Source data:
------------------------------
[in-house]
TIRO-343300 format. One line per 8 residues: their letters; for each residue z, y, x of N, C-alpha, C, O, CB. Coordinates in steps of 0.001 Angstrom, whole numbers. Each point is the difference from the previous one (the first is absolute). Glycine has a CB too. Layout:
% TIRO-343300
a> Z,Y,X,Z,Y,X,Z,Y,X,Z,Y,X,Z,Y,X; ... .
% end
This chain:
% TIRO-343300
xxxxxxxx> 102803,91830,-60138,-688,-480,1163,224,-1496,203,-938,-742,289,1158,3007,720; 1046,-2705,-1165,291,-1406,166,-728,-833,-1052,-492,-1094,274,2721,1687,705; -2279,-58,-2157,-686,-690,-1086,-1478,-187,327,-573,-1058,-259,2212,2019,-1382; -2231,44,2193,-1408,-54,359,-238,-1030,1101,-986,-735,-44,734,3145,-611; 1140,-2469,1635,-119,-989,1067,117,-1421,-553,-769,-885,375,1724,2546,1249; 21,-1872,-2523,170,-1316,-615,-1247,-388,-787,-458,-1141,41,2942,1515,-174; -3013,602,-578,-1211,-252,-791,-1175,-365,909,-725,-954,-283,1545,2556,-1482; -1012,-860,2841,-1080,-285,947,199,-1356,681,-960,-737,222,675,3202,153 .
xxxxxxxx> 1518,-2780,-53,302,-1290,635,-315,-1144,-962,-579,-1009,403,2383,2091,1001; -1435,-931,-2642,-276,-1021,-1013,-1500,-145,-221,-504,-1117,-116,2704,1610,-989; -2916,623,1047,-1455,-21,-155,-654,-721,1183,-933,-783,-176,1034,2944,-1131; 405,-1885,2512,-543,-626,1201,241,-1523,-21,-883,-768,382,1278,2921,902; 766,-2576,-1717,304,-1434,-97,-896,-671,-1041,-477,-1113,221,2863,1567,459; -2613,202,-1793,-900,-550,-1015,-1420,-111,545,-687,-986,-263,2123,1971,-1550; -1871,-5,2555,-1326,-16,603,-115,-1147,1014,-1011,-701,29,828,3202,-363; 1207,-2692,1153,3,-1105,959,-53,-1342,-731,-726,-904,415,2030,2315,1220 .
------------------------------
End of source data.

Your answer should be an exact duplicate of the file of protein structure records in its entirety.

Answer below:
[in-house]
TIRO-343300 format. One line per 8 residues: their letters; for each residue z, y, x of N, C-alpha, C, O, CB. Coordinates in steps of 0.001 Angstrom, whole numbers. Each point is the difference from the previous one (the first is absolute). Glycine has a CB too. Layout:
% TIRO-343300
a> Z,Y,X,Z,Y,X,Z,Y,X,Z,Y,X,Z,Y,X; ... .
% end
This chain:
% TIRO-343300
xxxxxxxx> 102803,91830,-60138,-688,-480,1163,224,-1496,203,-938,-742,289,1158,3007,720; 1046,-2705,-1165,291,-1406,166,-728,-833,-1052,-492,-1094,274,2721,1687,705; -2279,-58,-2157,-686,-690,-1086,-1478,-187,327,-573,-1058,-259,2212,2019,-1382; -2231,44,2193,-1408,-54,359,-238,-1030,1101,-986,-735,-44,734,3145,-611; 1140,-2469,1635,-119,-989,1067,117,-1421,-553,-769,-885,375,1724,2546,1249; 21,-1872,-2523,170,-1316,-615,-1247,-388,-787,-458,-1141,41,2942,1515,-174; -3013,602,-578,-1211,-252,-791,-1175,-365,909,-725,-954,-283,1545,2556,-1482; -1012,-860,2841,-1080,-285,947,199,-1356,681,-960,-737,222,675,3202,153 .
xxxxxxxx> 1518,-2780,-53,302,-1290,635,-315,-1144,-962,-579,-1009,403,2383,2091,1001; -1435,-931,-2642,-276,-1021,-1013,-1500,-145,-221,-504,-1117,-116,2704,1610,-989; -2916,623,1047,-1455,-21,-155,-654,-721,1183,-933,-783,-176,1034,2944,-1131; 405,-1885,2512,-543,-626,1201,241,-1523,-21,-883,-768,382,1278,2921,902; 766,-2576,-1717,304,-1434,-97,-896,-671,-1041,-477,-1113,221,2863,1567,459; -2613,202,-1793,-900,-550,-1015,-1420,-111,545,-687,-986,-263,2123,1971,-1550; -1871,-5,2555,-1326,-16,603,-115,-1147,1014,-1011,-701,29,828,3202,-363; 1207,-2692,1153,3,-1105,959,-53,-1342,-731,-726,-904,415,2030,2315,1220 .